ZARR: Yes. Originally, the book was going to come out in April, and then Little, Brown did such an amazing job with the cover, the cover art — there’s a pink cookie heart on the cover — and with the title, it just seemed a natural fit to move it up to February.
ANDELMAN: You spent all those years writing the first book, which is not unusual. How long did you have to write this one, and then how hard or easy was it to kind of slip back into that mode?
ZARR: It was very fast and very difficult. Although when I say fast, it’s a little bit hard to tell exactly if you broke down how many hours for Story of a Girl to versus how many hours Sweethearts took, because when I was writing Story of a Girl, I was working full time, and there would be long chunks of time when I wouldn’t be working on it at all, and then there were long chunks of time when it was out with different agents and editors were looking at it, a lot of waiting and not doing anything with it. So to say three or four years is a little bit deceptive, because I don’t know how big a percentage of that time was spent actually working on it.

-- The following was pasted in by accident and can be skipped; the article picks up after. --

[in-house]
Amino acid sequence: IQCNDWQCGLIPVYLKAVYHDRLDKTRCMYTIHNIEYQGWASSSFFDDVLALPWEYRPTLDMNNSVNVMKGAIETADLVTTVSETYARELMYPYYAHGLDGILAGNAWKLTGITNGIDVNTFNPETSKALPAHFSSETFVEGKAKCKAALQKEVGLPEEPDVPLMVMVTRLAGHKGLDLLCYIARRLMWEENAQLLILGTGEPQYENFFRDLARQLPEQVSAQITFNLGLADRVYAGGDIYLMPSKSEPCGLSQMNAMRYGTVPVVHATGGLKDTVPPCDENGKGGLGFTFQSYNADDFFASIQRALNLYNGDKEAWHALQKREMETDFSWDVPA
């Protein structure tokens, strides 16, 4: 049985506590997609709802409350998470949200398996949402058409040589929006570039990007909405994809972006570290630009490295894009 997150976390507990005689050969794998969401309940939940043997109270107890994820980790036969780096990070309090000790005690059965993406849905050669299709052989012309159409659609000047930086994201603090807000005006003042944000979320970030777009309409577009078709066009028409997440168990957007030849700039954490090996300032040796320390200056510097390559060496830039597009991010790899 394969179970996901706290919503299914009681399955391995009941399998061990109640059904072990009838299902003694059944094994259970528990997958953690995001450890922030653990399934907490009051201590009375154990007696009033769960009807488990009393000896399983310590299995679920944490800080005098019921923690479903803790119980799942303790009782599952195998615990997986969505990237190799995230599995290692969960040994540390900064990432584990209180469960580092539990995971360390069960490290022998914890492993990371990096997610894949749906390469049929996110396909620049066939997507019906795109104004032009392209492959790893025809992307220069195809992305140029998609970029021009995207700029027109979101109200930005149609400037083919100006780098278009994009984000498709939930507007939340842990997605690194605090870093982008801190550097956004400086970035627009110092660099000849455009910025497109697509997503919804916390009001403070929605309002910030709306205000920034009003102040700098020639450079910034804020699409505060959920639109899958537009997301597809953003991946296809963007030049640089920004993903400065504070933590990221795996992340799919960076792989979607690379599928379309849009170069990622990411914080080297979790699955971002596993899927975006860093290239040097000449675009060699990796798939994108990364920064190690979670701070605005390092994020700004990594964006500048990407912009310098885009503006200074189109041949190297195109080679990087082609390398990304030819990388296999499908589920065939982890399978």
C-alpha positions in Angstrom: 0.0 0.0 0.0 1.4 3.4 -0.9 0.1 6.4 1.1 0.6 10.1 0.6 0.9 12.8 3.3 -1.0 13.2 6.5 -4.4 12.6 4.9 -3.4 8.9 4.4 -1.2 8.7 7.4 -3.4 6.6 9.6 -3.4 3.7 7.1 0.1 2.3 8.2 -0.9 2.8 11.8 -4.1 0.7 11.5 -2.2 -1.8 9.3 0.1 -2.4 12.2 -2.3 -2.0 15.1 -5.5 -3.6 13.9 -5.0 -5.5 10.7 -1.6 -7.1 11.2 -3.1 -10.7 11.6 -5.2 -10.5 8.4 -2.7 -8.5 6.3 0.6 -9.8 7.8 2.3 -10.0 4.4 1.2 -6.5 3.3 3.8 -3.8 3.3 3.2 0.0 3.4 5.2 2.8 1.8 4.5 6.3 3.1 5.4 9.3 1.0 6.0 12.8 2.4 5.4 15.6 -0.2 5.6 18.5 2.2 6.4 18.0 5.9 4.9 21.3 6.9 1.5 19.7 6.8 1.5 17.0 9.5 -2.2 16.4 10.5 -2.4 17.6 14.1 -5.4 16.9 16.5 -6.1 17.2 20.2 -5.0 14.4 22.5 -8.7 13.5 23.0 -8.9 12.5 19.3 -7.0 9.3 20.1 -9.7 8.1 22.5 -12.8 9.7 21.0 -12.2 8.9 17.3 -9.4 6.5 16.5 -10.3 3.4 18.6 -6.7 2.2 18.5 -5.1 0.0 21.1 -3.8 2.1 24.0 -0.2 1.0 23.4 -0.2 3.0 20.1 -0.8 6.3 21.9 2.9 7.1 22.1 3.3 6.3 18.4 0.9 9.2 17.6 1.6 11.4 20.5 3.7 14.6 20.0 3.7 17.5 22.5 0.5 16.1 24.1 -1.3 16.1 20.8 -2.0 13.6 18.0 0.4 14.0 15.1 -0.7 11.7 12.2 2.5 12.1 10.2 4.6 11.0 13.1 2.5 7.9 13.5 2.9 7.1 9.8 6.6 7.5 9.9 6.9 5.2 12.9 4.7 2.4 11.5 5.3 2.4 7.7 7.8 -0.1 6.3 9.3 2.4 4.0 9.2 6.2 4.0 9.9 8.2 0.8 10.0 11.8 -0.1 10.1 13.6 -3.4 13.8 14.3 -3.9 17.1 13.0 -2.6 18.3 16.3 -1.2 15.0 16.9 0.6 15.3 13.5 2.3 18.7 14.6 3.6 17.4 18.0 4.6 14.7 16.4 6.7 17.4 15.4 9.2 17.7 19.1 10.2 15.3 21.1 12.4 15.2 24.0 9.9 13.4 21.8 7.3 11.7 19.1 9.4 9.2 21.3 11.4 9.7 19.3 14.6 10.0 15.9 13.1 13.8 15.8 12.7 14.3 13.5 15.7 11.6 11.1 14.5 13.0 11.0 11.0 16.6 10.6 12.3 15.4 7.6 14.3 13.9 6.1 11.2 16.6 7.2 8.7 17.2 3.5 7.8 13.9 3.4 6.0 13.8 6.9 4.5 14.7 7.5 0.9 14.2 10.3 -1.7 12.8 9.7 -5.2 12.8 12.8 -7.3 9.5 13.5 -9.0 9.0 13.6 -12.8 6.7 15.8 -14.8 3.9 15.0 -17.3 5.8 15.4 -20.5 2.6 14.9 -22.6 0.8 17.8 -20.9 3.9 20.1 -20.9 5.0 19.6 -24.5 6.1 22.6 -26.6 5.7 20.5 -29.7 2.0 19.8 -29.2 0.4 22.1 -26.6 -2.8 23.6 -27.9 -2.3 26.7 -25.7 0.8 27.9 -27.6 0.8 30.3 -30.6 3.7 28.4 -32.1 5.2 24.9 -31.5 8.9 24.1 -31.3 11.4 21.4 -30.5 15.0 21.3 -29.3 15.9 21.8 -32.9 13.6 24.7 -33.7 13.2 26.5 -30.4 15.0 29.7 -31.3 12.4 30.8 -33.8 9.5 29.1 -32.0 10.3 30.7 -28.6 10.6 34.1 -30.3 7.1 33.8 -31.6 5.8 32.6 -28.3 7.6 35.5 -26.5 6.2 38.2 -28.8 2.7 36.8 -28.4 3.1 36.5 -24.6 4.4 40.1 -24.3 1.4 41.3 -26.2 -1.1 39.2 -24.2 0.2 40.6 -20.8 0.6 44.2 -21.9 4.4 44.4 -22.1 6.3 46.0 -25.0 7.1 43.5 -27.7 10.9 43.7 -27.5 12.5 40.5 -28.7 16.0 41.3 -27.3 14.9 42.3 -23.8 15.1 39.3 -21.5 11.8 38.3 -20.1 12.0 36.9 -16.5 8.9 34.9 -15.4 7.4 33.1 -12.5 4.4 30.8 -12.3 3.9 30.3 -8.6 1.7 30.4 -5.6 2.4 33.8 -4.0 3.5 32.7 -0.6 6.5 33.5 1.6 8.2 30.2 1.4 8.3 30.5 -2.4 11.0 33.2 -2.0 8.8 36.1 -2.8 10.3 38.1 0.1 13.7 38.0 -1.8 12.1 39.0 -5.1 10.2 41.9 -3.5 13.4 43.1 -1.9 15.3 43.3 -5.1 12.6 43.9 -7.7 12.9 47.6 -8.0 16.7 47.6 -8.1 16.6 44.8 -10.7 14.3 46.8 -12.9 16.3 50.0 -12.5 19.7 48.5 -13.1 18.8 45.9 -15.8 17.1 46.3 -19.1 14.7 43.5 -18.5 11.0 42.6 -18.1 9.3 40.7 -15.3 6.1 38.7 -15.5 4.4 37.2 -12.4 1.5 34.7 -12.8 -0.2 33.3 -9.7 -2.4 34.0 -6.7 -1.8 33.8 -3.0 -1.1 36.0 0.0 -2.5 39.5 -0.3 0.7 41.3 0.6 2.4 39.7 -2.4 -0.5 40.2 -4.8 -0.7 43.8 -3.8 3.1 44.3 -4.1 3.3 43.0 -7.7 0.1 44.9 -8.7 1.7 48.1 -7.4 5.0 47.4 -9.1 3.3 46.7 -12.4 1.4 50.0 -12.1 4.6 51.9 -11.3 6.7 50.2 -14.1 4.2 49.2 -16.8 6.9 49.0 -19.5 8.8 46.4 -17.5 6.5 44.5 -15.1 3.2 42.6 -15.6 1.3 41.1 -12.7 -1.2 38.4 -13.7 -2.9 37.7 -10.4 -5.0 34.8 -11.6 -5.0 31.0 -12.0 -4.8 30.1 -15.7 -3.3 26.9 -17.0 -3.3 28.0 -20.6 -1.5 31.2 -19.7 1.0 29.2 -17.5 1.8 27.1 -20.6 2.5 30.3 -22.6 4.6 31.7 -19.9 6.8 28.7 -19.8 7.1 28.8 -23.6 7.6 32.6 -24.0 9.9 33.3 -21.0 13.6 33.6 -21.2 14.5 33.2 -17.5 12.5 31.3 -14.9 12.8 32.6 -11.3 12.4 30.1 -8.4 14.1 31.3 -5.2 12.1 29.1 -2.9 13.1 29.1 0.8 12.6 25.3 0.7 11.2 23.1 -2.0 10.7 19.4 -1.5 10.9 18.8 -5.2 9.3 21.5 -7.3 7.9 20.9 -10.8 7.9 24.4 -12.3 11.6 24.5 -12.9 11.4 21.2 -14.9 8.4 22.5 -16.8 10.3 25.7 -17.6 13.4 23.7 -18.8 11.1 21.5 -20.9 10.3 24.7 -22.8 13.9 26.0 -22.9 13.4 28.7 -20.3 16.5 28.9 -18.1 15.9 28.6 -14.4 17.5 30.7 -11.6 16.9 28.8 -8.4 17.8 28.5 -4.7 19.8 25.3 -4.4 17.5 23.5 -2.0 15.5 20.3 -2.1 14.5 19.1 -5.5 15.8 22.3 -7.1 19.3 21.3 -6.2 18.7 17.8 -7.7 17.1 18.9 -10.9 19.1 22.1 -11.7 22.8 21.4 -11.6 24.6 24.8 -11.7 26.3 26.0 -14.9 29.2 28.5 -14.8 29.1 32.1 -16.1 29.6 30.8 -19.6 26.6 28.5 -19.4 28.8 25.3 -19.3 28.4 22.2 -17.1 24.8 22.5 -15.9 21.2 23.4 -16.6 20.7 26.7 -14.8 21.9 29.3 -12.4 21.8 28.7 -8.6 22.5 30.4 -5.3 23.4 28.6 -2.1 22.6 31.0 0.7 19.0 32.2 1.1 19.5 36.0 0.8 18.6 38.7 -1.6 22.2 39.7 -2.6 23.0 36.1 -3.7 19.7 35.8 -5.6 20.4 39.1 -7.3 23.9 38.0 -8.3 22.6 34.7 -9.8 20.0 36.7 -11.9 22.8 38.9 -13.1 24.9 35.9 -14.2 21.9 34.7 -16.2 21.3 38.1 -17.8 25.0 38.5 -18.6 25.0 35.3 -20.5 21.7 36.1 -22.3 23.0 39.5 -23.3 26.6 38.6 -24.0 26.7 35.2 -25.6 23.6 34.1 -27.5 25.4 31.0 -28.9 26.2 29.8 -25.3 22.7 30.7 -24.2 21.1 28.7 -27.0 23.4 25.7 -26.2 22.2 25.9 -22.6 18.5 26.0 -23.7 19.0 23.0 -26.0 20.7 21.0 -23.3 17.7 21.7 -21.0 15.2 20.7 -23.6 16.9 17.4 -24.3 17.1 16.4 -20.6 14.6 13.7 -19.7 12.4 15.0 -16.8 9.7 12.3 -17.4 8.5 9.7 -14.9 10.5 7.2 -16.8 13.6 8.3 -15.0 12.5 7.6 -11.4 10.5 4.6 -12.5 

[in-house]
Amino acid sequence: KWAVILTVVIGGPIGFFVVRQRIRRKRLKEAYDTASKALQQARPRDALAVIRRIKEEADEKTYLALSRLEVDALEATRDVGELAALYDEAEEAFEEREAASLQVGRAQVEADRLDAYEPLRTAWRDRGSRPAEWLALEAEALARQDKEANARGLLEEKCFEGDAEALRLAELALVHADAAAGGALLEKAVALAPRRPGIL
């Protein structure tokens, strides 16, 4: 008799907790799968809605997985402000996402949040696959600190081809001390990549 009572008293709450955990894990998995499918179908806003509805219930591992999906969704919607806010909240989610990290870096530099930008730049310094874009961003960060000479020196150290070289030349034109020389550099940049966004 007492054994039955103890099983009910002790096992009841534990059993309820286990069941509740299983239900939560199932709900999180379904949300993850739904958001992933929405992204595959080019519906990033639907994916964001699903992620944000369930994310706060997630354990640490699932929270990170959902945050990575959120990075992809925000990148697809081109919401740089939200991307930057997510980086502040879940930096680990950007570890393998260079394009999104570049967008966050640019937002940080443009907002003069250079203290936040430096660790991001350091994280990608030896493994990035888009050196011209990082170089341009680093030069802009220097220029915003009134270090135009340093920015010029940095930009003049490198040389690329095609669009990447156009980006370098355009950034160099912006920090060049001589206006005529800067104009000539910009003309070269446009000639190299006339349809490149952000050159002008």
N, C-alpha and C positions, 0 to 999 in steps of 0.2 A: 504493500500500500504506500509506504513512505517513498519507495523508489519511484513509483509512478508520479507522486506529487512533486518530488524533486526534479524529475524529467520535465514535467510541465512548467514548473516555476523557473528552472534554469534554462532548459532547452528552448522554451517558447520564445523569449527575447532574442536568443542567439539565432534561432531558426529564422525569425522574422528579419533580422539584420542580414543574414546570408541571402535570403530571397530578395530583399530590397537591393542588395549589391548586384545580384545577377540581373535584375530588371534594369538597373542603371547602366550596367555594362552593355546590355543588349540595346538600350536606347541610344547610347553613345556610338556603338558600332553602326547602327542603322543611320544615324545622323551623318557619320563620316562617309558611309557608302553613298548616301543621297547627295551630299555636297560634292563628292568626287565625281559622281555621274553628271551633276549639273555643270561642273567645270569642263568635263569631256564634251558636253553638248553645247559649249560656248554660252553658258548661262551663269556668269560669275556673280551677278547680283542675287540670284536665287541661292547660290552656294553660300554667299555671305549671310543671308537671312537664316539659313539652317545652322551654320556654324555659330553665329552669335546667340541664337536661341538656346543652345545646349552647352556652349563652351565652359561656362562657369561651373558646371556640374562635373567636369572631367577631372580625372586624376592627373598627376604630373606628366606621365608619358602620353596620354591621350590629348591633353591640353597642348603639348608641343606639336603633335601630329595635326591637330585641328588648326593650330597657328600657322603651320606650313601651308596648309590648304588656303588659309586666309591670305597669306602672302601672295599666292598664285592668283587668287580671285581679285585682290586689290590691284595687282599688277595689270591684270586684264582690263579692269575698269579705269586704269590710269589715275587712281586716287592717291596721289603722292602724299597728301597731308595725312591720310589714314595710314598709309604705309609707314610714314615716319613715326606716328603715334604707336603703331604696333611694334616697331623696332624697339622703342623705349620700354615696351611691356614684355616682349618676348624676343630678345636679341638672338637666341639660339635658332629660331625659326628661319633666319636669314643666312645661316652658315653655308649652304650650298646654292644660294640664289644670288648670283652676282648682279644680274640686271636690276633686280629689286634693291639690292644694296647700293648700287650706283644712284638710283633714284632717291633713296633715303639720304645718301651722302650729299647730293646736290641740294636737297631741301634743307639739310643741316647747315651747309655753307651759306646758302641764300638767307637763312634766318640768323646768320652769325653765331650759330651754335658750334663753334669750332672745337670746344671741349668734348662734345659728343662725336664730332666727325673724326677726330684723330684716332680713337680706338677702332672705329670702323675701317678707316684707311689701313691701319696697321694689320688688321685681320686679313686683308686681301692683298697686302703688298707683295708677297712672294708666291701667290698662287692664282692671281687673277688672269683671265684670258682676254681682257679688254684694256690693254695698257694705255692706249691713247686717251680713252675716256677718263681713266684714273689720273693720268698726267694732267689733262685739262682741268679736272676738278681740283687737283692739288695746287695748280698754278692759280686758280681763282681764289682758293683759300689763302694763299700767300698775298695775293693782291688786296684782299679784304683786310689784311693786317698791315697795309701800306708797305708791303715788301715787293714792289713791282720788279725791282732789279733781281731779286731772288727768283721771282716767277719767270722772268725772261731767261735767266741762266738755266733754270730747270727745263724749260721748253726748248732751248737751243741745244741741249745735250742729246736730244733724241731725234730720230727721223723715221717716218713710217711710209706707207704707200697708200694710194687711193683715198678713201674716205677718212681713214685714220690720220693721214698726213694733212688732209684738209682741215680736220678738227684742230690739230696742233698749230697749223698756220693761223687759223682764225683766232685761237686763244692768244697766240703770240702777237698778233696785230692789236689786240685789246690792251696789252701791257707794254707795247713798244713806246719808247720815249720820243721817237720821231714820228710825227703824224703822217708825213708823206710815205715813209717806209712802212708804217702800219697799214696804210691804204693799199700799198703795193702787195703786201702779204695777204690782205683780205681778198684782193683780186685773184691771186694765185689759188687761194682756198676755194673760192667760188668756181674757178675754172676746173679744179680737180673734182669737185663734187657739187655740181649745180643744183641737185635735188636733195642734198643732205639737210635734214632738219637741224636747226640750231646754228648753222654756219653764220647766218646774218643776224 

But when I was writing Sweethearts, I was writing full-time, and I was working on it nearly every day and several hours a day, so it did feel fast, and it was very difficult, not the work itself, but that whole second book psychosis thing where you feel like you might be under the sophomore curse, and Story of a Girl was getting such positive reception, it was easy to feel like there was nowhere to go but down and be worried about disappointing everybody with a follow-up. But my editor and my wonderful agent sort of counseled me through that whole thing, my agent especially, a lot of hours on the phone, where I was almost crying but not quite, just holding it together and having to put down the phone and say, “Excuse me, I have to blow my nose now.” But it was all psychological. I don’t think it really had anything to do with the actual work, and I realized it was really important to just finish it. I talked to Chris Crutcher, who is a great author of Young Adult fiction, and he’s been writing for 20-some years, and I met him at a conference at one point last year and talked to him about the second book stuff, and he said he knew more writers who just almost literally had nervous breakdowns in the writing of their second books and never finished them, and I just knew I had to finish this book to just get over the symbolic hurdle, if nothing else, and just get it done, and it’s turned out great. I’m really excited for February.